Ask Our Expert: Dr. Anish A. Sheth To Discuss Causes and Treatment Options for Reflux Disease

Jan 12, 2012

Anish A. Sheth, MD, a board certified gastroenterologist on the Medical Staff of Princeton HealthCare System (PHCS), will discuss GERD - a common condition characterized by chronic acid reflux - with a live Internet audience on Thursday, January 19, 2012.

The Web chat, which will begin at 7 p.m., is the latest event offered by PHCS to give consumers access to seminars hosted by medical experts without leaving home. The chats air on PHCS' UStream channel,

GERD, or gastroesophageal reflux disease, affects about 20 percent of Americans on a weekly basis, making it one of the more common conditions in the United States.

Dr. Sheth will outline the causes and treatment options for GERD and discuss Barrett's esophagus, a complication of chronic acid reflux that can lead to esophageal cancer. Dr. Sheth previously served as director of the gastroenterology motility program at Yale University School of Medicine, where he was also an assistant professor. He is specially trained in radiofrequency ablation, a minimally invasive, outpatient procedure to treat Barrett's esophagus. Radiofrequency ablation, performed at University Medical Center at Princeton's state-of-the-art Endoscopy Suite, uses high-frequency radio waves to destroy damaged tissue.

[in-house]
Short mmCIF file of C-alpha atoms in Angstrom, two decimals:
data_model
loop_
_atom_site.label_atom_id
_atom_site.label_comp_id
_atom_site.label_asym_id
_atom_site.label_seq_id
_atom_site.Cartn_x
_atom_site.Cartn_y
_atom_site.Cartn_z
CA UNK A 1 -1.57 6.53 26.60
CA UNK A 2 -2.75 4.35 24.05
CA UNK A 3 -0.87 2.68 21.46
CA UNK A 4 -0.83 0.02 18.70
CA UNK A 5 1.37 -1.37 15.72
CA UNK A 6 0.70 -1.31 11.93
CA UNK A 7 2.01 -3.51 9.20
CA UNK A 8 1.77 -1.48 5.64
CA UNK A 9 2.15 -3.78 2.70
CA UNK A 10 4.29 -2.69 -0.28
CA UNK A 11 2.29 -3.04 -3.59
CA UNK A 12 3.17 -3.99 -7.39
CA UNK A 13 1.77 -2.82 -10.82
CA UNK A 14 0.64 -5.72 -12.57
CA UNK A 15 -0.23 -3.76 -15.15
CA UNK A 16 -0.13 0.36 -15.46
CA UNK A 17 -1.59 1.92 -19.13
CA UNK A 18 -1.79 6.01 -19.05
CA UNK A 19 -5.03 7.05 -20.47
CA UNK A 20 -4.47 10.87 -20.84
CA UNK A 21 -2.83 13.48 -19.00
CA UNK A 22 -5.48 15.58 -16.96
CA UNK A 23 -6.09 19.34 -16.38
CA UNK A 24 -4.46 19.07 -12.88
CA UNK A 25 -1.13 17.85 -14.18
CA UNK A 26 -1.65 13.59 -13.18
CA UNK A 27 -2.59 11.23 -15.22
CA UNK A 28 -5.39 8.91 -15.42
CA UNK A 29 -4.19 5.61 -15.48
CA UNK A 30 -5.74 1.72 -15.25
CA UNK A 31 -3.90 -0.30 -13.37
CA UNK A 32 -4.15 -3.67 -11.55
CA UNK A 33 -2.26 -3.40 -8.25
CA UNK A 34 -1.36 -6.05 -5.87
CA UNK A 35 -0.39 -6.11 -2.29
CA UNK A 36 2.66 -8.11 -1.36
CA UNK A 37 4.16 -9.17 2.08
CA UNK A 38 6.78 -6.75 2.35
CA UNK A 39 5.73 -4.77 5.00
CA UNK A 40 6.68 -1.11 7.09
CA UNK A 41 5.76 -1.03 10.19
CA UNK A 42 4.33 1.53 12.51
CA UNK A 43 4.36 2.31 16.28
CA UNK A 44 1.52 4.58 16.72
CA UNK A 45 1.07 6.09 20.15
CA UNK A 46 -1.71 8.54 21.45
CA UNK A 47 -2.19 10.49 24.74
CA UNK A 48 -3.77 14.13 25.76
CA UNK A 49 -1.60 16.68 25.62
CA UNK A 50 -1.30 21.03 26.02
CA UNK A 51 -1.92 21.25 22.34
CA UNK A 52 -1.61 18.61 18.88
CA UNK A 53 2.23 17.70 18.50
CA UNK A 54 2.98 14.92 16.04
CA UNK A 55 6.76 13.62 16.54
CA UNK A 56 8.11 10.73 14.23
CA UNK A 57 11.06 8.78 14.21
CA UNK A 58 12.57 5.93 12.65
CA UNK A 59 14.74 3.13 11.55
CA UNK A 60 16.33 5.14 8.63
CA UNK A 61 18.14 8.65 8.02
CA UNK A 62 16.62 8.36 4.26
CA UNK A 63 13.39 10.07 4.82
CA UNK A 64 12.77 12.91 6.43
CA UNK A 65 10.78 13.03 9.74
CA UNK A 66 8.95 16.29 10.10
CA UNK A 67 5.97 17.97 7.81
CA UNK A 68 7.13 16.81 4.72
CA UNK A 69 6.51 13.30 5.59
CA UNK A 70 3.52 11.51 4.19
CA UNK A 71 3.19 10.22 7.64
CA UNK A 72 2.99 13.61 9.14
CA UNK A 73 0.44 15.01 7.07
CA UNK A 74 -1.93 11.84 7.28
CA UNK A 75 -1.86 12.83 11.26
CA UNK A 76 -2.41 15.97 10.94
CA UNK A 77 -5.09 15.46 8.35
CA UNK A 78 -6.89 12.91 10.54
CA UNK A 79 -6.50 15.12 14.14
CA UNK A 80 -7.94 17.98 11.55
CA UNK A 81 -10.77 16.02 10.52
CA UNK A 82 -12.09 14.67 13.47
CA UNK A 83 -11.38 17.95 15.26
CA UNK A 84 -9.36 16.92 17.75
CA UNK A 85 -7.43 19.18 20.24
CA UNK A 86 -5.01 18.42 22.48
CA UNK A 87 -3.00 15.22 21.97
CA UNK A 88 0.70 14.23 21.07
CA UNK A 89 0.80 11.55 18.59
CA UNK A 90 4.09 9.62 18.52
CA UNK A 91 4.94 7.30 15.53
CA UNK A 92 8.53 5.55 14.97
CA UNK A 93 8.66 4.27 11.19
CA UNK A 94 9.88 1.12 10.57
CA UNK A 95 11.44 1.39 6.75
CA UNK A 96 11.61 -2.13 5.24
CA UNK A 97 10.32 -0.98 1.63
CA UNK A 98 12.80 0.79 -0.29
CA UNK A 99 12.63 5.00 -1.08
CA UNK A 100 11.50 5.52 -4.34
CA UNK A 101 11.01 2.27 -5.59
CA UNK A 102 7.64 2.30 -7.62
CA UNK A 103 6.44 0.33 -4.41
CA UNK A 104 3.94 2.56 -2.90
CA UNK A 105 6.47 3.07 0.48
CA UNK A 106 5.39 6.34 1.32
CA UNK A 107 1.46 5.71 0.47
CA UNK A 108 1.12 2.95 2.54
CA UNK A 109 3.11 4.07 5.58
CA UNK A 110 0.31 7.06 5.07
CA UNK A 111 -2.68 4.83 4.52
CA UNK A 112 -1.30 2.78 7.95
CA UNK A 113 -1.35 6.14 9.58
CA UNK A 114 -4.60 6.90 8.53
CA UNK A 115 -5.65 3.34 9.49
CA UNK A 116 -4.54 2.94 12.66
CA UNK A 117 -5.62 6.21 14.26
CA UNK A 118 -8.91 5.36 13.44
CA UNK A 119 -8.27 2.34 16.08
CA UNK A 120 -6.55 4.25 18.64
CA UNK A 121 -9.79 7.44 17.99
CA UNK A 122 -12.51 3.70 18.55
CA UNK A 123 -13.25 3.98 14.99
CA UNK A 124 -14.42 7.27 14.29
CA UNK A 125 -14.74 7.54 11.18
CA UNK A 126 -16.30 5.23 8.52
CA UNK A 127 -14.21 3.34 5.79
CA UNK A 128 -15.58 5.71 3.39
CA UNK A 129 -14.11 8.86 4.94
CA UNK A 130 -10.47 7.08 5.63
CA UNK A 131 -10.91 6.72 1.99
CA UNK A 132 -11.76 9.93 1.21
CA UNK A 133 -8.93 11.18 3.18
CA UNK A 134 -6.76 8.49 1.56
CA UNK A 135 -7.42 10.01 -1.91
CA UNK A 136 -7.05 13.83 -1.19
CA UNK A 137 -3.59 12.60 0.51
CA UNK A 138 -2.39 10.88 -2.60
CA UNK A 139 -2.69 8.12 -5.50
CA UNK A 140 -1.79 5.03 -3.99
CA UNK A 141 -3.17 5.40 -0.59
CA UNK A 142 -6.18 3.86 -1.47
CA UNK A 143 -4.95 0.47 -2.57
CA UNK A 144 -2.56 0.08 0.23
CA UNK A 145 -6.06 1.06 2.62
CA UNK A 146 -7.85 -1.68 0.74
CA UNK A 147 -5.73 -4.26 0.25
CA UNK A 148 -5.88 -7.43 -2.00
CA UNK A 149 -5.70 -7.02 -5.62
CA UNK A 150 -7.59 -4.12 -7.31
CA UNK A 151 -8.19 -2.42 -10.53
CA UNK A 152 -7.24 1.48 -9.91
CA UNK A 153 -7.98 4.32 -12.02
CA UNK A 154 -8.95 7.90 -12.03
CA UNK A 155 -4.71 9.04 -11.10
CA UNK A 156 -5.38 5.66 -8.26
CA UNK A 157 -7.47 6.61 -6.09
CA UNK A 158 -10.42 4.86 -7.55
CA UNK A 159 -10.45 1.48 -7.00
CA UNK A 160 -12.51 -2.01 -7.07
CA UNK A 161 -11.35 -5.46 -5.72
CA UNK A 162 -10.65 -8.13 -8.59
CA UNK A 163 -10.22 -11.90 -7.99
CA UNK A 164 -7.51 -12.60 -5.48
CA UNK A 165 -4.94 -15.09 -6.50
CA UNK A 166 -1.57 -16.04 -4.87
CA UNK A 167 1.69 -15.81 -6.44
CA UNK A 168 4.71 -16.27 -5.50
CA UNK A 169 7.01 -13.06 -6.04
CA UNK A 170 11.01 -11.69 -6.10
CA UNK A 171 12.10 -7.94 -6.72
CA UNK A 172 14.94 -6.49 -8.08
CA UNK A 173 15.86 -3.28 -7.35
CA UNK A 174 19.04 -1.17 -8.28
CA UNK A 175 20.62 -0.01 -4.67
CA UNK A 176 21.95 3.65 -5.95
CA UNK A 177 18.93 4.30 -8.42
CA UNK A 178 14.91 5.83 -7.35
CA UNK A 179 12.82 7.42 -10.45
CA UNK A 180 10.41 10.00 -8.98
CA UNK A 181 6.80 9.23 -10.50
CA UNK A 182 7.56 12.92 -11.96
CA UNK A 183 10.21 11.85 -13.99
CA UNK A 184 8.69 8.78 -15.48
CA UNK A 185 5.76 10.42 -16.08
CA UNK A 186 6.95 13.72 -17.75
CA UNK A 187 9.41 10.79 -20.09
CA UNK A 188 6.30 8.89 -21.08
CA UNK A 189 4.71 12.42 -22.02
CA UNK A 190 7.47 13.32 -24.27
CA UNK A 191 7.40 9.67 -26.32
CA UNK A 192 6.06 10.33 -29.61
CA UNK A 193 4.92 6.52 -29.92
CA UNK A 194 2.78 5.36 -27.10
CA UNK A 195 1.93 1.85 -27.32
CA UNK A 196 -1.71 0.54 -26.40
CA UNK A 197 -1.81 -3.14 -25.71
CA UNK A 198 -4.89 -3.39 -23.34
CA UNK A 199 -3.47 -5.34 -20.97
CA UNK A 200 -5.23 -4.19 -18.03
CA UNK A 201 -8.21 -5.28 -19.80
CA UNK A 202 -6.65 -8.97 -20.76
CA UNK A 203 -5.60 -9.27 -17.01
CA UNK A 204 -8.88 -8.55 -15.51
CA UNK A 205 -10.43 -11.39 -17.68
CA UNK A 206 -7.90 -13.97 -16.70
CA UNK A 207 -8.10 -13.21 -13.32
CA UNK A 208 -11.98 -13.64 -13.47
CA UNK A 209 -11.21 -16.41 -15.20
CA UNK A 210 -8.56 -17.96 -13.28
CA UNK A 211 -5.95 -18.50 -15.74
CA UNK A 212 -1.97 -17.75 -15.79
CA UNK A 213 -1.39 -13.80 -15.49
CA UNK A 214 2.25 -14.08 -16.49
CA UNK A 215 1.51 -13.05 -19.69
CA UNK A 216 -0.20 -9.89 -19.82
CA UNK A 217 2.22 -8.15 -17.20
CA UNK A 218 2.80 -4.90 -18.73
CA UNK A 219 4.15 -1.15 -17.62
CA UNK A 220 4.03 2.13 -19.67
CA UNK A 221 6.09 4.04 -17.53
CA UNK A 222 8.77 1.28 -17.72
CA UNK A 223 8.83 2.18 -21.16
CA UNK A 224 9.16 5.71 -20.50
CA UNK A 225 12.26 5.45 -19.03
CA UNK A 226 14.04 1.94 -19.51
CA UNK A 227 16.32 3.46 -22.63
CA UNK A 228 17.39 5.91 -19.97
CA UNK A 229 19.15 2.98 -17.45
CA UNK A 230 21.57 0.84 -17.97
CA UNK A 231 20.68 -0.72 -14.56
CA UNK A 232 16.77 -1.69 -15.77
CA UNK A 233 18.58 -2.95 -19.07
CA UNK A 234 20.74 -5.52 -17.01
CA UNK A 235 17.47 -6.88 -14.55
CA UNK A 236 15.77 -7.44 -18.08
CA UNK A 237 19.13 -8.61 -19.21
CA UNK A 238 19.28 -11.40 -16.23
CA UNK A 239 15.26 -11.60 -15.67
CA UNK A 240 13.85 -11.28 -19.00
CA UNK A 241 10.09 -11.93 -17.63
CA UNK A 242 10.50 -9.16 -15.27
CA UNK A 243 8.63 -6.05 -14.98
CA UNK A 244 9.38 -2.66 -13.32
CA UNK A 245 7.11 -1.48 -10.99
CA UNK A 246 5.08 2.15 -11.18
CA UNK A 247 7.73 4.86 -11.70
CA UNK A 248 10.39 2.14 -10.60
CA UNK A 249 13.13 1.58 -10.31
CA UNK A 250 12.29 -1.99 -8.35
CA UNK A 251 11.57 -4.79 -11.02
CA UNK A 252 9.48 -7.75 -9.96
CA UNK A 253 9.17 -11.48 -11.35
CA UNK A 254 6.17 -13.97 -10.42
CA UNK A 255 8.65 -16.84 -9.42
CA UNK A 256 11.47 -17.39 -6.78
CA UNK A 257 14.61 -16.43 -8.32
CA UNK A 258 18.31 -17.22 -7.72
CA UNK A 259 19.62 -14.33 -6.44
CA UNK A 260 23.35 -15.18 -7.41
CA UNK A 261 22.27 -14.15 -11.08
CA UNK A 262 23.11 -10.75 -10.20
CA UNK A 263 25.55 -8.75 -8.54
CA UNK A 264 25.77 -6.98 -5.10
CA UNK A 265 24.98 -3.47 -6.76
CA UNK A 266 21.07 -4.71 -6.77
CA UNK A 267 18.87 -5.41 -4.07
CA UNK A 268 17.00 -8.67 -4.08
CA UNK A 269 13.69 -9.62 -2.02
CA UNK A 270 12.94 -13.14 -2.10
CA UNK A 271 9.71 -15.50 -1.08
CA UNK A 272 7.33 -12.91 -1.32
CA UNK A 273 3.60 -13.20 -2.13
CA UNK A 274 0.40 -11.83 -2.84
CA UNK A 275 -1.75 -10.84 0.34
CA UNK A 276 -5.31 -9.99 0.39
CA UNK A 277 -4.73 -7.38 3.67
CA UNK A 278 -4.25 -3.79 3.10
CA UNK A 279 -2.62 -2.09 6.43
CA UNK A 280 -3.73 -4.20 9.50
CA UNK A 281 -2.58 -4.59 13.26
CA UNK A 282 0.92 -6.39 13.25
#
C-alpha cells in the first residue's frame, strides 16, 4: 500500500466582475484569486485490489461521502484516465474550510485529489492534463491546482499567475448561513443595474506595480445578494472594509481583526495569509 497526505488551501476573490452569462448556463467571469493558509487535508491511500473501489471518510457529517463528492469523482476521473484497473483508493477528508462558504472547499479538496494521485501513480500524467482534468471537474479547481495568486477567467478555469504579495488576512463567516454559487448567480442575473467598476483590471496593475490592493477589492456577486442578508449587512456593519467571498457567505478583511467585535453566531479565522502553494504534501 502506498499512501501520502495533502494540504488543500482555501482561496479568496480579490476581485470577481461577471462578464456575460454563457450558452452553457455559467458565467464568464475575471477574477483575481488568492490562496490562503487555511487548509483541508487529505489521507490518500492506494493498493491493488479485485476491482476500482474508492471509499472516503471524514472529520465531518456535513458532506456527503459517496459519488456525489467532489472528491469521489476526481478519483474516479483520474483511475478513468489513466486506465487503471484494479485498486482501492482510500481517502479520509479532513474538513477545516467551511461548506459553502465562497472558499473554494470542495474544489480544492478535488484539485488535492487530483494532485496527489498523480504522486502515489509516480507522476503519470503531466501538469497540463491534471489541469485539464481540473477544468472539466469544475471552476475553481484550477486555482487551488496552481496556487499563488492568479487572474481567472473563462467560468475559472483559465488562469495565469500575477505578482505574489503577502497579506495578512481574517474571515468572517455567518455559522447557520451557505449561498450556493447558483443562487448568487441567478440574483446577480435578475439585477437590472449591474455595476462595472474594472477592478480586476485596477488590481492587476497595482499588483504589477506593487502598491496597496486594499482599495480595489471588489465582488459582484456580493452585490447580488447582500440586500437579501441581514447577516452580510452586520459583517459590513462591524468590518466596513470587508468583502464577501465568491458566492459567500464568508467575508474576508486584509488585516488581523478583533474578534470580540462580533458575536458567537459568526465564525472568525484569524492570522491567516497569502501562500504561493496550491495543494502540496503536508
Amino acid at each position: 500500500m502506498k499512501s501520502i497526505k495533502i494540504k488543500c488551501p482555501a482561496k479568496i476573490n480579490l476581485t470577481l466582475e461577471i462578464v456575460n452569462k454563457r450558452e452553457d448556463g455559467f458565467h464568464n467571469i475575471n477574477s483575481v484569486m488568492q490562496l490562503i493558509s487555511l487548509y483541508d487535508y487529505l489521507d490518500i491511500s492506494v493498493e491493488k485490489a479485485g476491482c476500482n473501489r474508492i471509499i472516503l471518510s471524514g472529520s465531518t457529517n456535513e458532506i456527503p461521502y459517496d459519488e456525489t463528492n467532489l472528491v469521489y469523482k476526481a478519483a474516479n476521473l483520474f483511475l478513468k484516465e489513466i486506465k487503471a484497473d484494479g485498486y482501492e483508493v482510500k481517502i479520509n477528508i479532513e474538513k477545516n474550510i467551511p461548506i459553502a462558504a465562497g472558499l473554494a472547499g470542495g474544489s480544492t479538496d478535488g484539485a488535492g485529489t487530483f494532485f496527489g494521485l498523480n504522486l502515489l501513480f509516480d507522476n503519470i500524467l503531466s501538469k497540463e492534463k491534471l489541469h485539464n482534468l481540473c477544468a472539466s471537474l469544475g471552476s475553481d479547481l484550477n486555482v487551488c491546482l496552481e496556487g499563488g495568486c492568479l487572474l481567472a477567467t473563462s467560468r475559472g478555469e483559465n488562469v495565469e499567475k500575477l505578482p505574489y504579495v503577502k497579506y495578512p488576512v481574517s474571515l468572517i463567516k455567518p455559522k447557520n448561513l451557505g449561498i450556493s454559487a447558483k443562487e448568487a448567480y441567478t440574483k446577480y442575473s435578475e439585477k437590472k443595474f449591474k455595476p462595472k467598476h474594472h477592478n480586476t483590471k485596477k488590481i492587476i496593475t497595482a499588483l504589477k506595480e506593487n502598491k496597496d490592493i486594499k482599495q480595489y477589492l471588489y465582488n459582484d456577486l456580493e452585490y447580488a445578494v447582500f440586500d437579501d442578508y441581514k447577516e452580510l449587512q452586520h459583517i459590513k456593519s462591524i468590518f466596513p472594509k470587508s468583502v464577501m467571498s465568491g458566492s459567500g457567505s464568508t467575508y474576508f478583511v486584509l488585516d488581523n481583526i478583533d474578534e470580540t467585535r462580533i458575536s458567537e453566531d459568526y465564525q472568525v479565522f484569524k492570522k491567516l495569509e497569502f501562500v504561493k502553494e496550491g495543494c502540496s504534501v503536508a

Following his presentation, Dr. Sheth will take questions from the online audience.

To participate in the Web chat, users will need a PC or MAC with a broadband Internet connection and Adobe Flash Player installed.

Download the latest Adobe Flash Player at For a tutorial on UStream, visit

Participants will be required to log in or create a new account at the site to ask questions. To pre-register, call (888) 897-8979 or visit

Previous Web chats hosted by PHCS have covered topics including advances in fertility treatment; urinary incontinence, overactive bladder and pelvic floor disorders; bariatric surgery; nutrition and sustainable weight loss; heart and vascular health; pediatric emergencies; sleep disorders; gastrointestinal problems; perimenopause; and the new University Medical Center of Princeton at Plainsboro. Those Web chats can be viewed at